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The foundation behind any good financial plan is a budget. Regardless of your socioeconomic situation, a budget is a tool that guides you to your financial goals. Though it is often misrepresented as something that restricts you, in reality, it is a tool that can free you from financial distress and help your reach your financial goals more efficiently. It may seem like a burdensome process at first, but in truth, a budget is an easy and valuable tool that you can implement in your life.
What does the average Canadian budget look like?
What Is a Budget?
A budget is a tool that is used to plan, control and evaluate your spending. It involves creating “spending pockets” based on different categories such as rent, groceries, leisure, and saving. Depending on your income and saving goals, each category will have a limited amount of money allocated to it. Once you have this visual image of how much and where to spend your money, it opens up a pathway to your financial goals. Your focus is clear and it becomes easier to say no to impulsive desires and other poor spending decisions. Why? Because you’re not blindly trying to save, every penny you salvage now has a purpose, a bigger financial goal.
Track Your Spending
Tracking your spending is an essential component in utilizing a budget. It is a key step that will help you respect your spending limits and identify any bad spending habits you may have. For example, you may realize you’re paying too much for your phone while not taking advantage of all the add-ons that make your bill so expensive. Downgrading your plan is just one small thing that you can change to reach your financial goals.
There are many ways to track your spending, from self-sufficient ways to completely automated ones. You can budget by merely writing your spendings down on a piece of paper or by entering it into an excel sheet. You can also make use of personal budgeting apps that can connect to your bank accounts and keep track of things for you. They typically also have extra features that can allow you to better visualize your spending habits, making it easier for you to remedy any concerns you have. Depending on your preference you can opt for either, the only difference is the amount of effort you’ll need to put in to keep on top of your budget.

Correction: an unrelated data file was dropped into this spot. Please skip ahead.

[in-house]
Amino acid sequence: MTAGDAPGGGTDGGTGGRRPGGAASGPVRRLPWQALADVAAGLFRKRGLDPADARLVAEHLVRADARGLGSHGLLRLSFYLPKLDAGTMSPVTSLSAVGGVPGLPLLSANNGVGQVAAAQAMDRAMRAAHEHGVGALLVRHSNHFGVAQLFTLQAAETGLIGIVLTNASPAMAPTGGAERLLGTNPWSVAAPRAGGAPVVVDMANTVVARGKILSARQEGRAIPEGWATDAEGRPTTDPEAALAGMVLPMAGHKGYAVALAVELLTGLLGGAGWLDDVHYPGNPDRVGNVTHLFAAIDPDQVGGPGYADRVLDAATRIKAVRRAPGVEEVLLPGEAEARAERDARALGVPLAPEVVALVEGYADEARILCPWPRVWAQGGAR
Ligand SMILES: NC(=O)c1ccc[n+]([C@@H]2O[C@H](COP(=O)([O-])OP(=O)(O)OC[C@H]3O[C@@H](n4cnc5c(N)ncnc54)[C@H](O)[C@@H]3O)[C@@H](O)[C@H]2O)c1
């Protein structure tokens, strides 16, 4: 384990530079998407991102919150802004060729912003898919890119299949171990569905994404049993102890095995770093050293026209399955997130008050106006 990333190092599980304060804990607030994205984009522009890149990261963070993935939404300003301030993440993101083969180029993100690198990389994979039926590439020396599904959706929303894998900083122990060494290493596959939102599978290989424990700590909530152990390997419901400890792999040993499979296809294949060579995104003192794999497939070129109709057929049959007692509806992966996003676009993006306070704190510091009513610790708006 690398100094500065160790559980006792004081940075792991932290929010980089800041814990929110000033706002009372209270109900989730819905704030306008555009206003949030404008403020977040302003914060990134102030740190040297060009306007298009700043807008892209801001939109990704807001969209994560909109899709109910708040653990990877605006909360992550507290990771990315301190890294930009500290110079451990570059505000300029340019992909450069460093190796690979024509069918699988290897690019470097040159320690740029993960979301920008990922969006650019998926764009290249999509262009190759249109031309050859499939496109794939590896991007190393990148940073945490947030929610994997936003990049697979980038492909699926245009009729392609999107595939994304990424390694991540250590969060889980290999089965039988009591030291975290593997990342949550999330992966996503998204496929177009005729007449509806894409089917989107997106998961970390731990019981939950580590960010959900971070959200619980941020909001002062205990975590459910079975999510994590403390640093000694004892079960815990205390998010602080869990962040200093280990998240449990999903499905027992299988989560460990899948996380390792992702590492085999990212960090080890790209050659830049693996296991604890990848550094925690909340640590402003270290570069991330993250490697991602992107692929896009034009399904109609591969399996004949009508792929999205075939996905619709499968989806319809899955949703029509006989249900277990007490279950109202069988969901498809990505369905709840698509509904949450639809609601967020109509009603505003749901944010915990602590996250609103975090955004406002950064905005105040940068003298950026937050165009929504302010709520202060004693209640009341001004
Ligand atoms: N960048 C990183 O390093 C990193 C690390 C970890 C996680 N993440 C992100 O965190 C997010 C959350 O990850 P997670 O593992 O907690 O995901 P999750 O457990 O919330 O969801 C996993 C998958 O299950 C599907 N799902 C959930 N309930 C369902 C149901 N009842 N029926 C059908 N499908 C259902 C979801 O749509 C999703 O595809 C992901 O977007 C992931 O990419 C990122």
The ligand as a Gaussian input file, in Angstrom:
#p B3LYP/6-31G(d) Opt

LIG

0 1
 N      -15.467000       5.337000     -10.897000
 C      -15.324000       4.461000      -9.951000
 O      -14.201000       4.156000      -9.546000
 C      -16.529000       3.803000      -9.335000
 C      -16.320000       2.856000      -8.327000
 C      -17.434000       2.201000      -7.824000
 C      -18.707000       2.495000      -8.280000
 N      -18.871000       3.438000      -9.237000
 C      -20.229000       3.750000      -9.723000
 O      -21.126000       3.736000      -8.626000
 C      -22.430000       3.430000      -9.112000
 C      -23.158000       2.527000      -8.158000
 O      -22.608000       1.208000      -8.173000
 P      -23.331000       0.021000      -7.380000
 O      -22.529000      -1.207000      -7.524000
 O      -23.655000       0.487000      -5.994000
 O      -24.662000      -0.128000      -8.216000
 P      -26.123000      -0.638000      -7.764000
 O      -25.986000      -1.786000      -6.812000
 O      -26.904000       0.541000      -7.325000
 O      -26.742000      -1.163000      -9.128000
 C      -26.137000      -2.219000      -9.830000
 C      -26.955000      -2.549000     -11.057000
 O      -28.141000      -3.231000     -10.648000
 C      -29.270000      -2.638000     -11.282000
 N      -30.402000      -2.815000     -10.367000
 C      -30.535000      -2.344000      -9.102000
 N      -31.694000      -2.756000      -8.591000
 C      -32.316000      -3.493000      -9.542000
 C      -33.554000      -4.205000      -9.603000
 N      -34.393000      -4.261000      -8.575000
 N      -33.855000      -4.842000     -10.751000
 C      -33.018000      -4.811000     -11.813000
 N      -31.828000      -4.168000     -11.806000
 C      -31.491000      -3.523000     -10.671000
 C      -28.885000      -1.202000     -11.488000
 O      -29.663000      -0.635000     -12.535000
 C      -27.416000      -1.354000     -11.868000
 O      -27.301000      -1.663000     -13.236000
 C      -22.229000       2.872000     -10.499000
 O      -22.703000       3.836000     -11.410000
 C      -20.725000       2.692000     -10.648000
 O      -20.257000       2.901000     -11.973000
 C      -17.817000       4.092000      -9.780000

Have you heard of the 50/20/30 budget? Learn more here.
Bettering Your Financial Well-Being
Your financial well being is measured by how comfortably you can manage your day-to-day commitments, how financially secure you are to handle any financial set-backs and how much financial freedom you have to enjoy life. The more confidence you have in each of the points, the greater your financial well-being. This can be achieved by spending wisely, saving regularly and not taking on unmanageable amounts of debt. One way to ensure good financial decisions is by increasing your financial literacy. A financially literate person is defined by being able to budget, track spending, pay off debt and save. As such, we recommend creating a budget as it gives you the ability to pay bills on time, track spending and save money, all of which leads to better financial control.
The Bottom Line
Budgeting may seem like a cumbersome task or an inconvenient chore but once you start everything snowballs from there. Your understanding of how money moves, your ability to pay bills on time and your ability to save will all increase by budgeting. There’s an ocean full of advantages when it comes to budgeting. With a little effort from you, you can reap the many benefits a budget can provide you.
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